RED SOX' OFF-SEASON ADDITIONS
..............Win Shares.........VORP
Foulke........21.................35
Schilling.....15.................49
Reese.........2.................-5
Burks.........13.................7
TOTAL GAIN....51.................86

RED SOX' OFF-SEASON LOSSES
..............Win Shares.........VORP
Walker........15.................22
Suppan........14.................31
Howry.........0.................-3
Jackson.......2.................-4
Jones.........1.................-6
Merloni.......1.................-1
Chen..........0..................0
Fossum........3.................-2
Lyon..........5..................7
TOTAL LOSS....41.................44

RED SOX OFF-SEASON NET GAINS
..............Win Shares.........VORP
..............+10................+42
This may not be the best manner of going about determining who won and who lost this off-season, but it is a fairly decent method of analysis. Players can improve, players can slump, and injuries can occur that change the landscape of the season, but please bear with my analysis.

The Yankees obviously added more talent and more free agents, but they had more holes to fill as they lost six players with 14 or more Win Shares last season. Boston only lost two such players, one of which had no place on the team after the Red Sox finalized their rotation by adding Schilling.

Whereas we can reasonably presume that Schilling and Reese, if uninjured, will produce more than they did last season, the Yankees acquired players who peaked in 2003 and may have trouble eclipsing those numbers. Both Schilling’s and Reese’s production suffered due to injuries in 2003. If healthy next season (a reasonable prediction considering their injuries were not of the lingering variety) we can conservatively predict Schilling to tack on an additional five Win Shares and Pokey to add another four.

By adding nine Win Shares to the Red Sox net off-season Win Shares calculated above, the Red Sox end up with a net gain of 19 Win Shares, only ten fewer than the Yankees – or the equivalent of only about three wins. Three wins can mean everything in baseball, but if these teams are no further than three games apart according to opening day talent, the Red Sox have just about as good of a shot of beating out the Yankees as the Yankees do of beating out the Red Sox. New York is the favorite, but Red Sox Nation need not lose hope. So Sox fans, don’t complain that the Yankees have once again beaten us in the off-season! New York was required to add more talent because they lost so much in the off-season.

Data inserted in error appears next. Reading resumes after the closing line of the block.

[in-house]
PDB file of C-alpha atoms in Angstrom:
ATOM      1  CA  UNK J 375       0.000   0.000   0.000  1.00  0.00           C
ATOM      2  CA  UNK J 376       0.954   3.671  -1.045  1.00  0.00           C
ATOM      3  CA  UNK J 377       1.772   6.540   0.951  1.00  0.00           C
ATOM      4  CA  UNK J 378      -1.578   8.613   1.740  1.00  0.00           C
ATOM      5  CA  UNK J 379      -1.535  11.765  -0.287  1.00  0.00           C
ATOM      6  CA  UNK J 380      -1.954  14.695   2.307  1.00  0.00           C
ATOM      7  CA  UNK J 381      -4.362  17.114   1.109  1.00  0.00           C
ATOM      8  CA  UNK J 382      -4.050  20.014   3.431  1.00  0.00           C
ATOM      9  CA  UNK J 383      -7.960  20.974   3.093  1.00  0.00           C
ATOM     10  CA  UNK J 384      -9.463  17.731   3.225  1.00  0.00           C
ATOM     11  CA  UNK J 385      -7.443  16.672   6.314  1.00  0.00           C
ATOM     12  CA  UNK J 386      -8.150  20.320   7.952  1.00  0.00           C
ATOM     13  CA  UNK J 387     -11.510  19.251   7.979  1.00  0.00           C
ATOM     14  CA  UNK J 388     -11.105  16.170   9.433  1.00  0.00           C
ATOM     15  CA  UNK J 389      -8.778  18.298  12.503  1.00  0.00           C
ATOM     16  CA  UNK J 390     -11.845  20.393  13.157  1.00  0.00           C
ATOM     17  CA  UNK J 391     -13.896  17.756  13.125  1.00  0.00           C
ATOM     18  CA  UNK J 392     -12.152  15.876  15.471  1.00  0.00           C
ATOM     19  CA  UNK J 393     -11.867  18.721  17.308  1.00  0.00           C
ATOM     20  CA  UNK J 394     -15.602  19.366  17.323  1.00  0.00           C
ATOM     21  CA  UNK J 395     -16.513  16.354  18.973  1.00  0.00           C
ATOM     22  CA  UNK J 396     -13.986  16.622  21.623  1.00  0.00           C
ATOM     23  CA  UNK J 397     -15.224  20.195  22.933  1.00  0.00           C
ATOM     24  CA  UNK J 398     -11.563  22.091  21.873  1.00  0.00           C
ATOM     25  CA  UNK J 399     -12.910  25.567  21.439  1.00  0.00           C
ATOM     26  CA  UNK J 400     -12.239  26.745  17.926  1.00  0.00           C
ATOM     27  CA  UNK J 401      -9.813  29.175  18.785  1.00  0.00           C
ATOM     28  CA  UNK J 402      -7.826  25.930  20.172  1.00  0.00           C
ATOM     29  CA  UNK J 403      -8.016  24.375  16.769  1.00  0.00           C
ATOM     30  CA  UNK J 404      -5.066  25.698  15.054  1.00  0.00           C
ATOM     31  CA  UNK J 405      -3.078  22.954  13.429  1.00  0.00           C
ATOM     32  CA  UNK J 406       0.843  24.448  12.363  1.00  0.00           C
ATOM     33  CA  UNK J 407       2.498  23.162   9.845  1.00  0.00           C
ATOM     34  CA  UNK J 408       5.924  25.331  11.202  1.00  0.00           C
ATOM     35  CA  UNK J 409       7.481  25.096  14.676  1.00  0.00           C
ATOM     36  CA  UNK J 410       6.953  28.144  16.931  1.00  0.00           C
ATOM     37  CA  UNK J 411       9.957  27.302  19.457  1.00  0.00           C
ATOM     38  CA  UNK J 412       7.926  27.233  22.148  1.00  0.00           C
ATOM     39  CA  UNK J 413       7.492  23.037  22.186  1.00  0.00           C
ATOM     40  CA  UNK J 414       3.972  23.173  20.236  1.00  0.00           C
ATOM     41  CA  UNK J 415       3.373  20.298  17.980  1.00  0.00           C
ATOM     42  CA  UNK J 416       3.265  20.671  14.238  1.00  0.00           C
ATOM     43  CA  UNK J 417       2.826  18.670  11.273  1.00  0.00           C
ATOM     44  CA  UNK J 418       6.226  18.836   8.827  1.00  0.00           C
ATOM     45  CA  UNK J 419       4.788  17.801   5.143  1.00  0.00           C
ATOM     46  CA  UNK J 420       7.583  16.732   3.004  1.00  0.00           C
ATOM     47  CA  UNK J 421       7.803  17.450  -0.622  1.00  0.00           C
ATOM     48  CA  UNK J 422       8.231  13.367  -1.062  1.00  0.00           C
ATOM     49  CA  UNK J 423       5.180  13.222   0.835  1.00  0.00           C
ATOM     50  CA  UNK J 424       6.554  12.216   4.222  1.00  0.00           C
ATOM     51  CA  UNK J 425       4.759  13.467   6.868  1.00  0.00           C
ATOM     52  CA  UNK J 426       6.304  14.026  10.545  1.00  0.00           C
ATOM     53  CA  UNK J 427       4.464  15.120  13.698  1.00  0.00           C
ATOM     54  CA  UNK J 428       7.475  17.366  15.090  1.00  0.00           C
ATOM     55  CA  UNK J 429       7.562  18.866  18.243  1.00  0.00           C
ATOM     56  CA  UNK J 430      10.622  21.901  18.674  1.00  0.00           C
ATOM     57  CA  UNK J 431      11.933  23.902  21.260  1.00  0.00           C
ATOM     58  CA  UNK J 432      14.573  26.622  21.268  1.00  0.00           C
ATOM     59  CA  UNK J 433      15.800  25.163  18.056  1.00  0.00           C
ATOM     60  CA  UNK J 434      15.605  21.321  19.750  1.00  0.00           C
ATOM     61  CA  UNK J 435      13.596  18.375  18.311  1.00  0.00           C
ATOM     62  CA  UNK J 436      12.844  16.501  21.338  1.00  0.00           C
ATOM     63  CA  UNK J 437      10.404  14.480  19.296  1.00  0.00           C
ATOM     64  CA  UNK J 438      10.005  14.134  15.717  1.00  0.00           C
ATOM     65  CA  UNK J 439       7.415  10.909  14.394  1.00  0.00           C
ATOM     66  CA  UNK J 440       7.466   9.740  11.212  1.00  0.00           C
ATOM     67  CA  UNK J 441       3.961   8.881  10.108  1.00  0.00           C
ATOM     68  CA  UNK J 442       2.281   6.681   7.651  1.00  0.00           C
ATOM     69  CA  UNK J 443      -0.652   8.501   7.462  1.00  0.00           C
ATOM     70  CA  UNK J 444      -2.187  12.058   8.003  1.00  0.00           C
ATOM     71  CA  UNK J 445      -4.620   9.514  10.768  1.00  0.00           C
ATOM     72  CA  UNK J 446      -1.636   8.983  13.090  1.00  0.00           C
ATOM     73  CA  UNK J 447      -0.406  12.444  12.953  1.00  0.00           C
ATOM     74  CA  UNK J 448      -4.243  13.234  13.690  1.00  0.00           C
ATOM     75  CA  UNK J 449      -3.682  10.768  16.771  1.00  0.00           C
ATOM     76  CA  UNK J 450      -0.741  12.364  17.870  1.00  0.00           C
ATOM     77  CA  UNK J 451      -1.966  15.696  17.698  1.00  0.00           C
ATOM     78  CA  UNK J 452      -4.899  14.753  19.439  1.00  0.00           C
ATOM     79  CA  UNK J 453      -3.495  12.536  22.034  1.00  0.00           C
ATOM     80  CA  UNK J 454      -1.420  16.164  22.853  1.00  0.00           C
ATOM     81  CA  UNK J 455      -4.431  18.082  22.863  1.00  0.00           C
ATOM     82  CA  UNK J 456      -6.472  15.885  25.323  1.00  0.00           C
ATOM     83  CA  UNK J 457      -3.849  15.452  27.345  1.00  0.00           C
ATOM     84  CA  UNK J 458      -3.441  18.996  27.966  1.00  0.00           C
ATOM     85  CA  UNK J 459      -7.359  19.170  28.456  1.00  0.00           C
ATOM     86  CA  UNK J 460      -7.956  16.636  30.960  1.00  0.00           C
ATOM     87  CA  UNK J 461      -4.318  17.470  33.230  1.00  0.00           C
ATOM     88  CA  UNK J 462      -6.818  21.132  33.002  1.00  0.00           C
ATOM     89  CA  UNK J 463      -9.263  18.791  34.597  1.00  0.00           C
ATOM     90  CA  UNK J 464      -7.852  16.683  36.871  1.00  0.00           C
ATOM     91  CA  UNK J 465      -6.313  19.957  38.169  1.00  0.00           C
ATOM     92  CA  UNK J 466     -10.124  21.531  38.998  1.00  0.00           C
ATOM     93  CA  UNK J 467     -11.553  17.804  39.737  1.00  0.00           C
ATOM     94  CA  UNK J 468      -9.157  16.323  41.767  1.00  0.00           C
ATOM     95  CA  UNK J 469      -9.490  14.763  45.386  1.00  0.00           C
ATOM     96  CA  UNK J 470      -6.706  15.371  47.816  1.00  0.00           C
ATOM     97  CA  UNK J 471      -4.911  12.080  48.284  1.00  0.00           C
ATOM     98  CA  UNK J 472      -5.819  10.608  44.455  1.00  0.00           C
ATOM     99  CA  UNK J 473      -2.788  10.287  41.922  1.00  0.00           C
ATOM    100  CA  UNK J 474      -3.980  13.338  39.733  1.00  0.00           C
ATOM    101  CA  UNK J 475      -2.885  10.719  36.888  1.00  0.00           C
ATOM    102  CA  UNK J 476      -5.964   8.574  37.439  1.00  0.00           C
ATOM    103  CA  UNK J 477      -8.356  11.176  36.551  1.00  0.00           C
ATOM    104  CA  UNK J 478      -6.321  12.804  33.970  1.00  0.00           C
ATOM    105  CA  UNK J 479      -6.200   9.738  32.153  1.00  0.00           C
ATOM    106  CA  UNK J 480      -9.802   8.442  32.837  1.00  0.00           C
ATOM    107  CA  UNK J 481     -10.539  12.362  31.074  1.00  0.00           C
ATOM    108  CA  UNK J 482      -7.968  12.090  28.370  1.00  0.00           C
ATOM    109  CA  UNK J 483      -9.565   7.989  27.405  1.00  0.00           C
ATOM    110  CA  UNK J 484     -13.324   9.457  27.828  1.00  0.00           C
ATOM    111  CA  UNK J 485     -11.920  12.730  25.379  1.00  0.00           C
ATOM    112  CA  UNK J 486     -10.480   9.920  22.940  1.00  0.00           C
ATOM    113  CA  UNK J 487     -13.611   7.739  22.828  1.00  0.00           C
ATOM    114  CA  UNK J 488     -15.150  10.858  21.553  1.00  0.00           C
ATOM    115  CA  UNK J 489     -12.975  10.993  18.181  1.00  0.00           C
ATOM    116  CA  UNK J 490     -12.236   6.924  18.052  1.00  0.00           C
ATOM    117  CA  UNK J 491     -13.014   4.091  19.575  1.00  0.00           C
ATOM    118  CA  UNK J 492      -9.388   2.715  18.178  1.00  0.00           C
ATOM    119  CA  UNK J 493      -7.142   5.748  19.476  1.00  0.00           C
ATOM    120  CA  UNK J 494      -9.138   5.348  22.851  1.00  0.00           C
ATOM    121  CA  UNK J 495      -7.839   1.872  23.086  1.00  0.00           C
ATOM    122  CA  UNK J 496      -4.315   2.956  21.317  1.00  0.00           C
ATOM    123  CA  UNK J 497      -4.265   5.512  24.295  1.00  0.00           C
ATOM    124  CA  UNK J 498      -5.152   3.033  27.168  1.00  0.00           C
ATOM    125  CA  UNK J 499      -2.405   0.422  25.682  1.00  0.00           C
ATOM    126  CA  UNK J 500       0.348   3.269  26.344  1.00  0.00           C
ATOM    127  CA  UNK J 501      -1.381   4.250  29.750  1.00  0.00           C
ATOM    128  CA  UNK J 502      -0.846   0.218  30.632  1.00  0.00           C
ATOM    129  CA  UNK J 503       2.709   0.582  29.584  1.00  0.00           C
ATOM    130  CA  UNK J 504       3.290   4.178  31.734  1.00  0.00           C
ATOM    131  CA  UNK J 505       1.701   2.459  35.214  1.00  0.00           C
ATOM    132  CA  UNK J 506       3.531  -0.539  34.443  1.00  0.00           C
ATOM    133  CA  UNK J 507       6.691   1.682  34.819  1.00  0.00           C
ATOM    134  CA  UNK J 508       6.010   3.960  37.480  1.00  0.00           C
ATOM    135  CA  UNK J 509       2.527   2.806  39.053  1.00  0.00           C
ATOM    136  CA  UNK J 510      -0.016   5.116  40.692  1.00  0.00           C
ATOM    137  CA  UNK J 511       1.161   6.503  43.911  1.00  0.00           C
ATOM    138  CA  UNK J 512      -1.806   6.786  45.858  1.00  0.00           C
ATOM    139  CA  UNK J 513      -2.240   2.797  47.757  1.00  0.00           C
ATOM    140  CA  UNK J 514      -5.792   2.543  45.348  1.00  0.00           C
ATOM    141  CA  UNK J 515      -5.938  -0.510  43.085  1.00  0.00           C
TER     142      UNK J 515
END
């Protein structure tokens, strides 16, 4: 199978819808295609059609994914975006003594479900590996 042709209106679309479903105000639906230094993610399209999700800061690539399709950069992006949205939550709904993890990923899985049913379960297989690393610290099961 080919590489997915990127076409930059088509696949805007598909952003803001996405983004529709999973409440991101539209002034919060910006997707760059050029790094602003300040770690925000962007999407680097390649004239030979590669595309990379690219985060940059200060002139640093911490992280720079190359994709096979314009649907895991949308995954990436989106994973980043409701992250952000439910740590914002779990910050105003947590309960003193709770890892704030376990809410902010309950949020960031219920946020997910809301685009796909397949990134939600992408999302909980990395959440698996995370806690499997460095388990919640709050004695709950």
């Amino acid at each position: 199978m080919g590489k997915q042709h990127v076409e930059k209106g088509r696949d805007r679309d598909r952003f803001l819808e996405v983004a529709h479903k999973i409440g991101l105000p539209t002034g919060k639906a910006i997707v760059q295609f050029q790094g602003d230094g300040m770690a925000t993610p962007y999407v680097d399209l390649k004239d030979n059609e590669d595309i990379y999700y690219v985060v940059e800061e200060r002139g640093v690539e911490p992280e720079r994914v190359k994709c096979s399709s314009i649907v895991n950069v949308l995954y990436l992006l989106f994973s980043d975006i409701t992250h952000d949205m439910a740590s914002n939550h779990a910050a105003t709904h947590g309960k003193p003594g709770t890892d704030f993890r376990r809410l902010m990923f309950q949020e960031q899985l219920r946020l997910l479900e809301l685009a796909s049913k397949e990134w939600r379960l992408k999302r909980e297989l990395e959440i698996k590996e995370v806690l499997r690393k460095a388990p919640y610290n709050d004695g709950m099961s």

The Yankees obviously feel threatened by the Red Sox. Without the Red Sox lurking in the fog, Steinbrenner wouldn’t have forced such a flurry of moves. Cashman knew that without Rodriguez, the ‘Evil Empire’ wasn’t good enough to beat the Red Sox.

So Bostonians, I implore you: wake up, stretch, and throw that damn alarm clock out the window. As a Sox fan, I embrace the fact that Theo is pushing the Yankees towards the brink of desperation! The Yankees have added seven All-Stars since the end of the 2003 season, and the Red Sox are still in position to challenge them all the way into October. Despite your initial reactions, it’s a wonderful morning for Sox fans.

A Monopoly on Pitching

Remember when I wrote an article questioning whether the two worst teams in baseball, if they combined their players into one team, would be able to compete with the Red Sox, presumed to be the best team in baseball? To quickly recap, the combined Tigers and Reds didn’t stand a chance against Boston.

OK, I guess that wasn’t such a big surprise. But how out of whack is competitive balance in baseball? Even before the A-Rod excitement this weekend, Baseball Prospectus posed a similar question to mine, comparing a combined team of the two best (and richest) teams in baseball, the Yankees and Red Sox, to a combined team of the best of the rest, from all other major league rosters. If the saying holds true that it’s really pitching that wins ballgames, then anybody in baseball pushing for competitive balance should avert their eyes, for what follows is downright miserable.